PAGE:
Lauren of Team DC went to see Gypsy at the Savoy Theatre in London:
Imelda Staunton takes the iconic role of Mama Rose in Gypsy at the Savoy Theatre, London – the epitome of a stage mother, pushing her daughters June and Louise into numerous shows on the Vaudeville scene, with the hopes that June will become a star, and fulfil all of Rose’s wild dreams of stardom and financial security.
It’s an exploration of the change in the Vaudeville scene during the depression in America, and the emergence of burlesque, as well as the overall question of to what extent does those unfulfilled dreams of a parent influence the life of a child? Further to this, the plot discusses issues that seem equally as relevant to today’s society as the 1920s and 1930s: role delusion plays in the search for stardom, and the insistence that a star can be made, regardless of who it is what their ‘talent’ is.
The plot twist is that June gets fed up with her mother transferring her own dreams onto June’s, and restricting June’s own dreams of becoming an actress. She reaches breaking point and leaves, leaving Rose with no one else to focus her attentions on but Louise – the mousy sister who has always stood at the back of the stage, in the shadow of her sister. It is Louise that makes Rose’s dreams come true and evolves into the renowned burlesque star Gypsy Rose Lee. In doing so, however, she holds a mirror up to Rose’s dreams and shows the flaws in her plan, that mean that Gypsy Rose Lee reaches a pinnacle of stardom where she no longer requires her mother’s management, encouragement or influence.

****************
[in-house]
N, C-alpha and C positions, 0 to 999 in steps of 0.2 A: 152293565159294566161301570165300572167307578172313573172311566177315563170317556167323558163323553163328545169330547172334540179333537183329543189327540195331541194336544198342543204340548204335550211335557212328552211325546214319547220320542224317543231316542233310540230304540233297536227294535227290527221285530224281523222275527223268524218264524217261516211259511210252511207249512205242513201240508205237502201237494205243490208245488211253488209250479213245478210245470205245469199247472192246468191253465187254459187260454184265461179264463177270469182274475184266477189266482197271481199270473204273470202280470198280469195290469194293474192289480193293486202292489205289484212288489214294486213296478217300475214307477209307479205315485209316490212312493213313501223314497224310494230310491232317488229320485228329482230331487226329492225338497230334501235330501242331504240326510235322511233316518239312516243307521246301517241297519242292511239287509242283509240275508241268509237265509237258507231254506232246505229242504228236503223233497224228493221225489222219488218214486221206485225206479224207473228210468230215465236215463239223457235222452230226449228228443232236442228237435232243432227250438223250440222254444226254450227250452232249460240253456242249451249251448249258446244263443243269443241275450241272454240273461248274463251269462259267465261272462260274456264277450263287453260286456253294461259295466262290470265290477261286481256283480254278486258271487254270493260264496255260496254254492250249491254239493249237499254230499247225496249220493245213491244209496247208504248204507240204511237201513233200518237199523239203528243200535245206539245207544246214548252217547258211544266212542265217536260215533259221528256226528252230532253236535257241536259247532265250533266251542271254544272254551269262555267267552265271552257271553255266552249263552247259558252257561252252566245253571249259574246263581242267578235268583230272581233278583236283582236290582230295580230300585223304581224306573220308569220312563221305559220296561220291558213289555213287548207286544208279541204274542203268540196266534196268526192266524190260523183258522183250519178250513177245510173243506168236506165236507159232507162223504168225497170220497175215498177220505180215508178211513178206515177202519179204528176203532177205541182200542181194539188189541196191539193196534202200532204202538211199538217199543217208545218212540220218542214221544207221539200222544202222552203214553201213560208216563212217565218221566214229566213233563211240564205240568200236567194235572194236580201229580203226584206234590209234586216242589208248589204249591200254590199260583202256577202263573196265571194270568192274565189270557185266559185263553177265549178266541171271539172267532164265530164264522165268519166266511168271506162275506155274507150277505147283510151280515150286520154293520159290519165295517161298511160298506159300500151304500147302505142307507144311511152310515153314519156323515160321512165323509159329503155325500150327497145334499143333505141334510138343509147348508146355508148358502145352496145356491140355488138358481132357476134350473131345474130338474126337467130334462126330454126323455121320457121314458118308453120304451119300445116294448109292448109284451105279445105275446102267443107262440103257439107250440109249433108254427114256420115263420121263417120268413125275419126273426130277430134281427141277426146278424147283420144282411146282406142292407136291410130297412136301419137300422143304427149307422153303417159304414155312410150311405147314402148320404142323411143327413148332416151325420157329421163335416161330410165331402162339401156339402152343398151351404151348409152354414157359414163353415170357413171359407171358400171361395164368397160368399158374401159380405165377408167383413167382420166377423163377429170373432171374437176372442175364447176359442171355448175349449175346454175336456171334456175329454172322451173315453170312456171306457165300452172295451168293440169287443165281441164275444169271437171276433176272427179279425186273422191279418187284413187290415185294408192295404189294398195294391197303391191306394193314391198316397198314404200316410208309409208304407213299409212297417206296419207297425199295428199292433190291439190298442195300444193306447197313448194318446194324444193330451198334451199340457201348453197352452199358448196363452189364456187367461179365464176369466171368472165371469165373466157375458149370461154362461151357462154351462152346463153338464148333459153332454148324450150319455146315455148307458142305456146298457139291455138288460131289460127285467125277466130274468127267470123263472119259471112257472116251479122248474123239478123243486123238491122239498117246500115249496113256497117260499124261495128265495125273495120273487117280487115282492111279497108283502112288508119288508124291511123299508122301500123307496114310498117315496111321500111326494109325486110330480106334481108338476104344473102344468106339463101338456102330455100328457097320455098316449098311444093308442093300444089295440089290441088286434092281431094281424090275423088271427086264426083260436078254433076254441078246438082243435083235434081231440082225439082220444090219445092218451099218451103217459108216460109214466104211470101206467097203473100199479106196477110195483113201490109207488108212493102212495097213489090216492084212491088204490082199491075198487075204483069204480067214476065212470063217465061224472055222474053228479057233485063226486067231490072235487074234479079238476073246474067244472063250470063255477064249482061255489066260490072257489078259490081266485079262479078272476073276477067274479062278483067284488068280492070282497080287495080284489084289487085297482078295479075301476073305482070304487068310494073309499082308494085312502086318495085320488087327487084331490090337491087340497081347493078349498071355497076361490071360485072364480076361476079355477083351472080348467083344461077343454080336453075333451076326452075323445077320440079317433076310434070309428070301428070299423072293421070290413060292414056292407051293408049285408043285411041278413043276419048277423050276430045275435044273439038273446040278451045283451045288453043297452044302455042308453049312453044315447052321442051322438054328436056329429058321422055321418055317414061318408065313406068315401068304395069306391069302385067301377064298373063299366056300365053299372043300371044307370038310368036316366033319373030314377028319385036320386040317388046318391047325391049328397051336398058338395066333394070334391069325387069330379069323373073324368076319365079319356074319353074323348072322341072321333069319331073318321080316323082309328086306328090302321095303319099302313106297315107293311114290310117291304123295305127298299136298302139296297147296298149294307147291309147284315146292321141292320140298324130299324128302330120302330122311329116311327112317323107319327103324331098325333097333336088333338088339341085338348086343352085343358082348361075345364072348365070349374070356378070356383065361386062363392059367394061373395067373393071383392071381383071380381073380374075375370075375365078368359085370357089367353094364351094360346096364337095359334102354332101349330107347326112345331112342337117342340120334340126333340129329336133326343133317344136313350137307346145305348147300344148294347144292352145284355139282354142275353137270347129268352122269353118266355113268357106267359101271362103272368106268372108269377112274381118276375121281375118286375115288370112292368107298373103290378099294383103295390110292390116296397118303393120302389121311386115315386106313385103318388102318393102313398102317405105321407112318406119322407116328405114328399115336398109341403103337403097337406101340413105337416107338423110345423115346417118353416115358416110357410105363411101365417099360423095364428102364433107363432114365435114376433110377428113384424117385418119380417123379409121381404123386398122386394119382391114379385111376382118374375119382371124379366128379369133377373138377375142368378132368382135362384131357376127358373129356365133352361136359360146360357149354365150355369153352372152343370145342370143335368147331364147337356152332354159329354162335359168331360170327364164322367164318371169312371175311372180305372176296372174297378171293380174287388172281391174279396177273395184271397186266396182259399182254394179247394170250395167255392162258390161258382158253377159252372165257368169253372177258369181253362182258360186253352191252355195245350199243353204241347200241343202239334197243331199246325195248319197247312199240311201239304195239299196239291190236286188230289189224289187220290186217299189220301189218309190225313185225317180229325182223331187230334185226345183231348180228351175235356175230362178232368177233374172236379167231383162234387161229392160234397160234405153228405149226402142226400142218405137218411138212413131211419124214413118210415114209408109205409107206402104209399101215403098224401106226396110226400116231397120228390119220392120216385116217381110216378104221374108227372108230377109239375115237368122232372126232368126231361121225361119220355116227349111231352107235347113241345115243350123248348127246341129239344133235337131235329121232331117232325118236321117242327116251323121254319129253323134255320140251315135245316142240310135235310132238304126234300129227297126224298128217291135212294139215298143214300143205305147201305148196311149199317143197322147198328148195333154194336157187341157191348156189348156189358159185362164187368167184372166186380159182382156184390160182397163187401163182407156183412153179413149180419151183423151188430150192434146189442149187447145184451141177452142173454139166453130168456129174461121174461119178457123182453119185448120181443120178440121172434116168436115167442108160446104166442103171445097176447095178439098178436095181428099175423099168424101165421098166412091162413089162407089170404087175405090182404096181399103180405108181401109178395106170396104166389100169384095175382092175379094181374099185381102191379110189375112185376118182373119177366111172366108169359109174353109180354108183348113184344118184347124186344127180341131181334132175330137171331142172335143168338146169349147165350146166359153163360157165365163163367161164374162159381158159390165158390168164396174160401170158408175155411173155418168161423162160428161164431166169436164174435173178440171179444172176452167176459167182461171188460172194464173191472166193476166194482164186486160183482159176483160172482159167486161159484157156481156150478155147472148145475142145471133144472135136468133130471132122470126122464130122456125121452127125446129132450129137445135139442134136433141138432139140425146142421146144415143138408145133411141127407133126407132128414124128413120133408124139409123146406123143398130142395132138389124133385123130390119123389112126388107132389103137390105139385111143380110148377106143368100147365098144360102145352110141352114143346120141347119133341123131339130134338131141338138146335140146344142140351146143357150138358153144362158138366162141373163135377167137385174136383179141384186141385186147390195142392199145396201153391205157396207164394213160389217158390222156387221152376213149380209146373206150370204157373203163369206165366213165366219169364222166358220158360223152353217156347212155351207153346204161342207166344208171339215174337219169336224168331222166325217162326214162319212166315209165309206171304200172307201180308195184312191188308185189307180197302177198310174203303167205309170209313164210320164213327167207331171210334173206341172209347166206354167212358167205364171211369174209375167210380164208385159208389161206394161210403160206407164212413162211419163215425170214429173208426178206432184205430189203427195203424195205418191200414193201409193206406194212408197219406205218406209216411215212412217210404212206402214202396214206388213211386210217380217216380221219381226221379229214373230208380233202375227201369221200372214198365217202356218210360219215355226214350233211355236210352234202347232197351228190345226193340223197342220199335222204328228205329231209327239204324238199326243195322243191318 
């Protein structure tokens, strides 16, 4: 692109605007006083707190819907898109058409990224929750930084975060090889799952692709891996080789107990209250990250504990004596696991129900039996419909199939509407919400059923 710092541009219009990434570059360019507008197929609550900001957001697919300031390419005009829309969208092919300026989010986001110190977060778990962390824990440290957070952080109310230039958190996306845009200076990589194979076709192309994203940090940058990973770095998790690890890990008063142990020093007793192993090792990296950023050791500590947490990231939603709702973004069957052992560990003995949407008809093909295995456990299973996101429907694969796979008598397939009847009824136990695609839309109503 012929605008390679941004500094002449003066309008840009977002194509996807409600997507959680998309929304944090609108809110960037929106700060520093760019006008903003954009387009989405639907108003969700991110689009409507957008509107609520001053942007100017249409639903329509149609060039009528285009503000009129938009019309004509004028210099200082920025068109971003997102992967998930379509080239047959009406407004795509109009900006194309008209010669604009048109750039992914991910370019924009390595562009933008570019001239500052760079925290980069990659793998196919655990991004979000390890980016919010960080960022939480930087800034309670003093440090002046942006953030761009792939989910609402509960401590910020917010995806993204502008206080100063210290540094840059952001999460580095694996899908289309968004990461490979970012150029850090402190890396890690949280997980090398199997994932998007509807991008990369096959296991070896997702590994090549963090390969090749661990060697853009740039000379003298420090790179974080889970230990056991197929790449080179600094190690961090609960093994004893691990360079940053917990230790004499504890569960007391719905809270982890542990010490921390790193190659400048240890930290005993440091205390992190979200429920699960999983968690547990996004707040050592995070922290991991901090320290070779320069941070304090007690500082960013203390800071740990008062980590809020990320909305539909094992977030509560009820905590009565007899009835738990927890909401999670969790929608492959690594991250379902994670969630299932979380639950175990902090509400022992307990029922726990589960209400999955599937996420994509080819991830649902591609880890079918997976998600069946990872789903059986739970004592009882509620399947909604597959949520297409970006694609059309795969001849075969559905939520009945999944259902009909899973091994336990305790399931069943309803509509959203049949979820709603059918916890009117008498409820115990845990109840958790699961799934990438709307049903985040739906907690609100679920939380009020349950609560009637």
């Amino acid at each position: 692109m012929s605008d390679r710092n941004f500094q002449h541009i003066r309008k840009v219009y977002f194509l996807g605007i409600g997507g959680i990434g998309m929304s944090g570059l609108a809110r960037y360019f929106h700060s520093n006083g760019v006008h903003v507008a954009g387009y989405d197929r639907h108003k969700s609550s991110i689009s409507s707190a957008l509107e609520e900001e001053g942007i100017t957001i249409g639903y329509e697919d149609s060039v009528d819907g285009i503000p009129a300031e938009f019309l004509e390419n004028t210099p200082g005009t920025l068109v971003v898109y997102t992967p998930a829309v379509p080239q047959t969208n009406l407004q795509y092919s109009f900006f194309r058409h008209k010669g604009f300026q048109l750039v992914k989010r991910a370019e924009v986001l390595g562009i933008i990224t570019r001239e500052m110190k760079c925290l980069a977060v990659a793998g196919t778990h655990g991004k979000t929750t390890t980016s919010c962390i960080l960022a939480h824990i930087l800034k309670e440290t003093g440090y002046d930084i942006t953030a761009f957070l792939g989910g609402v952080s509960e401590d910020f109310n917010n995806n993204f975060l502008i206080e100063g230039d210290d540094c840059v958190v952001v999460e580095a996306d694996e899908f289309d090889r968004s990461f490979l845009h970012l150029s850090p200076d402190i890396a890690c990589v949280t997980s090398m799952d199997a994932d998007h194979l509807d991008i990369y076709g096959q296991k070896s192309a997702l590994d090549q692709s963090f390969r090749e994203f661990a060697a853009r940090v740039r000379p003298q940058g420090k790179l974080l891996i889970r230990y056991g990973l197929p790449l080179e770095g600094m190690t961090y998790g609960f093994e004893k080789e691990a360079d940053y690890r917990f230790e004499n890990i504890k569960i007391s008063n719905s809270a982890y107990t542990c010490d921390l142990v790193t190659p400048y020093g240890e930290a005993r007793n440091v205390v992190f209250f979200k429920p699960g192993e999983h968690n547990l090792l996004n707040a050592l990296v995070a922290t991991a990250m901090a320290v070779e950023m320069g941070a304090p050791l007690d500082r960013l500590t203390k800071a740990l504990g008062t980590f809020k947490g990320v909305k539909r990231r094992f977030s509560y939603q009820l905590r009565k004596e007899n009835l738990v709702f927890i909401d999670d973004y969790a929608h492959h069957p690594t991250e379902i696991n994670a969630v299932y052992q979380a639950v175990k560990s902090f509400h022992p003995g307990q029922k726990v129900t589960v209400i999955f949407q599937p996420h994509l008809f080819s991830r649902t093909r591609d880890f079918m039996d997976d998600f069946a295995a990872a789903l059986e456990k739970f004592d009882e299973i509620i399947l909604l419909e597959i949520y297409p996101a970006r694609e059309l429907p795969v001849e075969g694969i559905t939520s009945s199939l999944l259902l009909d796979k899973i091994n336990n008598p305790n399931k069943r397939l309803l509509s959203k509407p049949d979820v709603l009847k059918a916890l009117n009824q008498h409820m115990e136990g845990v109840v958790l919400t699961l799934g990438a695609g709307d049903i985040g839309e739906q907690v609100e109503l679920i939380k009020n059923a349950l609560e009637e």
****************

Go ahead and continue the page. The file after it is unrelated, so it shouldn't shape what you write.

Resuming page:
The staging of Gypsy is incredible, with scene changes happening swiftly and with plenty of vivacity and detail to make each new setting immersive. The cast is fantastic, showing that when a musical has been absent from the stage for so long, the only way to do it is to do it fantastically. Lara Pulver is captivating in her journey as Louise – from shy, support actress, to someone who embraces her mother’s ambitions and becomes a fully-fledged star in her own right. But Imelda Staunton is the stand-out, the one who keeps the pace going through the duration of the show, showing Rose’s fluctuations in moods from ambitious, to manic, to teetering on-the-edge. For anyone familiar with the show, the big moments you anticipate are bigger and bolder than expected.
Overall, it’s a production that constantly delivers throughout and is well worth the visit.